Saturday, October 27, 2012

Book Review: "The Undead and Theology"


The Undead and Theology (Pickwick Publications) is now available for purchase in digital form for Kindle, MAC and PC through Amazon.com, and in print edition. This is a unique volume that explores various facets of how monsters can provide for theological reflection. It makes the perfect Halloween pumpkin stuffer this holiday season for those interested in monster studies and other disciplines including theology, religious studies, motion pictures, television, literature, graphic novels and comics.

Below is a description of the book:

The academy and pop culture alike recognize the great symbolic and teaching value of the undead, whether vampires, zombies, or other undead or living-dead creatures. This has been explored variously from critiques of consumerism and racism, through explorations of gender and sexuality, to consideration of the breakdown of the nuclear family. Most academic examinations of the undead have been undertaken from the perspectives of philosophy and political theory, but another important avenue of exploration comes through theology. Through the vampire, the zombie, the Golem, and Cenobites, contributors address a variety of theological issues by way of critical reflection on the divine and the sacred in popular culture through film, television, graphic novels, and literature.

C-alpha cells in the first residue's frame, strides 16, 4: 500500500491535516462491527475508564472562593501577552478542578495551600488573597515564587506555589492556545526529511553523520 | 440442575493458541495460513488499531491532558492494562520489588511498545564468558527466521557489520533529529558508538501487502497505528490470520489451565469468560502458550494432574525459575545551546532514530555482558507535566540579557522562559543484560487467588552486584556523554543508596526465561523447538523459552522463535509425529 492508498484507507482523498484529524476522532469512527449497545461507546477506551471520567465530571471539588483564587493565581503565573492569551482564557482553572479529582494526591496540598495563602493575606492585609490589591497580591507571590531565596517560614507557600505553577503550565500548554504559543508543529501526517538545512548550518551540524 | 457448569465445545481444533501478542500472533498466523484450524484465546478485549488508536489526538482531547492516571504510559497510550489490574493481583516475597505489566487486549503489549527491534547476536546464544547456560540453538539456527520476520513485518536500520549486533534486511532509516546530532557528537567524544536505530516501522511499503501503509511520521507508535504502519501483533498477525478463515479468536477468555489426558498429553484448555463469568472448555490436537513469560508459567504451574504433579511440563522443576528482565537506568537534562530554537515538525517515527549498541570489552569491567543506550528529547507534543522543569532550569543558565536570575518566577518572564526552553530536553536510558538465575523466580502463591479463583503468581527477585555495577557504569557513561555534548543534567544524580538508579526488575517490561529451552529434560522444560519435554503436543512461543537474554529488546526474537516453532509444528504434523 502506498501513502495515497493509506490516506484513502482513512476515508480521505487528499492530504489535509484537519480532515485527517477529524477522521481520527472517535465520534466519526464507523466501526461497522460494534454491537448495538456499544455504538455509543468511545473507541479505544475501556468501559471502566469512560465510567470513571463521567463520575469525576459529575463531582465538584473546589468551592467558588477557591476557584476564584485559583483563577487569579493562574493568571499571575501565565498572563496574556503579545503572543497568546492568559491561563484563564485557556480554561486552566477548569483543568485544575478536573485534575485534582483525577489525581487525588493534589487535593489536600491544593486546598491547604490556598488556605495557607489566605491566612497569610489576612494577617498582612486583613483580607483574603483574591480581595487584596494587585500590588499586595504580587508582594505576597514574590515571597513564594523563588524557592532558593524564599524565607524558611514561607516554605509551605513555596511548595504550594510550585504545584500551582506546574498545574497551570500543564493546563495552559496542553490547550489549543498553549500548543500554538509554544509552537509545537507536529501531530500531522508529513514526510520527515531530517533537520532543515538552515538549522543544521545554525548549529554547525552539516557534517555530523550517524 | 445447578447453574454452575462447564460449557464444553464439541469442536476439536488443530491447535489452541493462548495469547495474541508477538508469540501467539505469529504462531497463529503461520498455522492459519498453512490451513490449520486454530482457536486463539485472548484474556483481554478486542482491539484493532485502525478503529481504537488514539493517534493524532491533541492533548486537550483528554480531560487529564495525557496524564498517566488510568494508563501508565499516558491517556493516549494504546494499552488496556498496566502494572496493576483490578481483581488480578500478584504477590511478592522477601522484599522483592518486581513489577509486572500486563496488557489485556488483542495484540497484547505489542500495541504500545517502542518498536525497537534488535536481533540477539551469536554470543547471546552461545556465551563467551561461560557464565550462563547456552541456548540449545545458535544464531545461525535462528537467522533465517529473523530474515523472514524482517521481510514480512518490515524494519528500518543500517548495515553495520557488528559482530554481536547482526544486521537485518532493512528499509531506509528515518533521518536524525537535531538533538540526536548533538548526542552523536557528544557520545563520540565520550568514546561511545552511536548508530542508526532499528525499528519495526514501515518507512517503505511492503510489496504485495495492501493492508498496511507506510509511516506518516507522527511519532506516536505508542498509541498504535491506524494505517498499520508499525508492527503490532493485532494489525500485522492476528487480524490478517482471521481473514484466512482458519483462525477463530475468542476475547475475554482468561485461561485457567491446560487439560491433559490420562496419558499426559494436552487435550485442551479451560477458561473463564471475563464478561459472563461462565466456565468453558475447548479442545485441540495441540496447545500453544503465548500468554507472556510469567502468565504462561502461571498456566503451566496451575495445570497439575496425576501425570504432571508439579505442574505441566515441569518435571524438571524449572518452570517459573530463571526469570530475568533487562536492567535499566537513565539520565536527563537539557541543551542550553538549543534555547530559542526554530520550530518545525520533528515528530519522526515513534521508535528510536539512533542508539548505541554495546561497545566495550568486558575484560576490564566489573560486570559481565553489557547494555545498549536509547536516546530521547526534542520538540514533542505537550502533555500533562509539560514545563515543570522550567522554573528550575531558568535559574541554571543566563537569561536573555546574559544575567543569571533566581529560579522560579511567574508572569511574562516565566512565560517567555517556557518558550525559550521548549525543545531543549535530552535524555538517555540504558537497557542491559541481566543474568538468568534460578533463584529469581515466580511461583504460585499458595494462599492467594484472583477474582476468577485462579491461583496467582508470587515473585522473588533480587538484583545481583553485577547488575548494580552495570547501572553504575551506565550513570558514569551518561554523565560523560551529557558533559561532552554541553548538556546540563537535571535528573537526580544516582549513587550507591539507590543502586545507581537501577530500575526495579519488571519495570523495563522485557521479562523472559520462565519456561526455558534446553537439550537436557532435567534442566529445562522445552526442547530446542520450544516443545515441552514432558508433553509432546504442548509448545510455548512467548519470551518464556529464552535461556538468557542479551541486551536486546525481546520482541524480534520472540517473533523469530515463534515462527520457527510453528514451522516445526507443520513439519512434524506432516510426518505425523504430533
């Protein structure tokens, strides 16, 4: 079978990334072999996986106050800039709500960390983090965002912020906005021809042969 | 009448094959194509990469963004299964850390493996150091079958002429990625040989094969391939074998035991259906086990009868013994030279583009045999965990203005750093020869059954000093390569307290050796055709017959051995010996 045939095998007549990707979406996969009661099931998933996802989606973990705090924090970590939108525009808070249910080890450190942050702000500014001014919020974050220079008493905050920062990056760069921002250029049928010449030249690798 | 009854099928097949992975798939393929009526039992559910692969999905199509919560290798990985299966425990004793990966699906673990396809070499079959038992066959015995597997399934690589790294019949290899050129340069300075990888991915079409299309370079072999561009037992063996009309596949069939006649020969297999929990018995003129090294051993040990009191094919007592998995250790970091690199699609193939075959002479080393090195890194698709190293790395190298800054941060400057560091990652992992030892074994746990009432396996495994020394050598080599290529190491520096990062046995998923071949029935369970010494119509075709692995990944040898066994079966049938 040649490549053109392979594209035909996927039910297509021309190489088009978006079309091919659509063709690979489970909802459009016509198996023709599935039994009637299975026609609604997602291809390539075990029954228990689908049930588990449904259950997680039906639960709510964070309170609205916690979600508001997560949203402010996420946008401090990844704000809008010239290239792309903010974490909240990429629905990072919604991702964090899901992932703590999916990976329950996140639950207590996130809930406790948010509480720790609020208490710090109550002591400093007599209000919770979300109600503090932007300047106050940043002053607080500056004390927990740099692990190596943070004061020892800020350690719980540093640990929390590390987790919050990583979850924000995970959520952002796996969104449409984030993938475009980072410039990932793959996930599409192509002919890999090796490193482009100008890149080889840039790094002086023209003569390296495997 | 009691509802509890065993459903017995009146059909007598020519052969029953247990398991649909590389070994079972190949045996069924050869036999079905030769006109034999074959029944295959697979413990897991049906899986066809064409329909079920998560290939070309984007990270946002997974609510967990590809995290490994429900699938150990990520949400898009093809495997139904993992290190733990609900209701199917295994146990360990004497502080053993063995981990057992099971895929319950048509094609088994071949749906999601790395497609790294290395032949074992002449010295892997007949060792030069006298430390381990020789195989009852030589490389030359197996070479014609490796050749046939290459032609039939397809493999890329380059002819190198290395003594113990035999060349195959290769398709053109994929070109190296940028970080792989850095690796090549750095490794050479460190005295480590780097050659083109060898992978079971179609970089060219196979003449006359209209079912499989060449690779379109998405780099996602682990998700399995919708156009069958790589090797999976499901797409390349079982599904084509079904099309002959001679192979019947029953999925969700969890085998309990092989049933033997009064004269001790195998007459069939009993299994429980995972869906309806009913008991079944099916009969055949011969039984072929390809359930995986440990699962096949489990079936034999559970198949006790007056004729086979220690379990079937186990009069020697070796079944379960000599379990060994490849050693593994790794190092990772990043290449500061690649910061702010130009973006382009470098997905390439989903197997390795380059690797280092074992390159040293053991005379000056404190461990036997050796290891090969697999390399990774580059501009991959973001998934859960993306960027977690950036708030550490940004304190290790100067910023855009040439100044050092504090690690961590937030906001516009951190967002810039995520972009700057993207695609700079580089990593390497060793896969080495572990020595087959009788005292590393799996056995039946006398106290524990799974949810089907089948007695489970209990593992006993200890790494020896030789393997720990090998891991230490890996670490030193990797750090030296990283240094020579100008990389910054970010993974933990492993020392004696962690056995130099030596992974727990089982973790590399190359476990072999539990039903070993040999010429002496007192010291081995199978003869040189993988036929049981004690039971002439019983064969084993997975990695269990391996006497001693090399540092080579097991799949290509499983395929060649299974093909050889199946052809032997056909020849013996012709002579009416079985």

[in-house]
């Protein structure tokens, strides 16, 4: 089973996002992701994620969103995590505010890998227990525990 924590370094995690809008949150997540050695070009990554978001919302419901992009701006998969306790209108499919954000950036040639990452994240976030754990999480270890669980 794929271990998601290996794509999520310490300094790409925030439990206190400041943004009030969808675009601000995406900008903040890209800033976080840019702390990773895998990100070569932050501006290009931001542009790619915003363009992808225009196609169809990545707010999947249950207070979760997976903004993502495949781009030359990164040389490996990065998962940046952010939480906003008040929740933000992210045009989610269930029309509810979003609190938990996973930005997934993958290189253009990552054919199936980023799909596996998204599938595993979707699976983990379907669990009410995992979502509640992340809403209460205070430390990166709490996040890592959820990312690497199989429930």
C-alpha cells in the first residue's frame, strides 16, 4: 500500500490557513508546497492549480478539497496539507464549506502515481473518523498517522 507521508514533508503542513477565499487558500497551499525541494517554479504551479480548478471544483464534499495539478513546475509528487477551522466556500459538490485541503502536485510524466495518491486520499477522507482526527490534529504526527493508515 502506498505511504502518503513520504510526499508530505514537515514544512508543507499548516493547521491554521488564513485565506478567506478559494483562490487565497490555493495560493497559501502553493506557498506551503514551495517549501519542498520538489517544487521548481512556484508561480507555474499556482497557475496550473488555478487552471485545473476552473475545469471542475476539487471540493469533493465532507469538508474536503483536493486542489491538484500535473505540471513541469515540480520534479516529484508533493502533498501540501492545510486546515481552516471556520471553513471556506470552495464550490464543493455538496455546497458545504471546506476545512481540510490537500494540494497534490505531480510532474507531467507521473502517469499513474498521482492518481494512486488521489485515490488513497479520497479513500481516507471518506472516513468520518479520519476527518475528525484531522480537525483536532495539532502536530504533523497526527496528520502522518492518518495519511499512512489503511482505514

- “Both theologians and fans should appreciate this collection that explores the spiritual implications of society’s fascination with the undead and other monsters, providing valuable insights into human nature and theology. A notable contribution to pop culture studies.”
—Elizabeth L. Rambo
Associate Professor of English
Campbell University

- “What can AMC's popular television series, The Walking Dead, the mythical golem creature in Jewish folklore, and the demon ‘cenobites’ who rule hell in Clive Barker's fiction tell us about pressing theological matters? This clever, insightful, and energetic collection of essays brings monsters into conversation with the resurrection of Jesus, and considers the eschatological implications of the return of the dead . . . An excellent resource for students who know these worlds all too well, as well as a general audience growing more and more curious about the religious dimensions of popular culture.”
—Gary Laderman,
Professor of American Religious History and Cultures
Emory University
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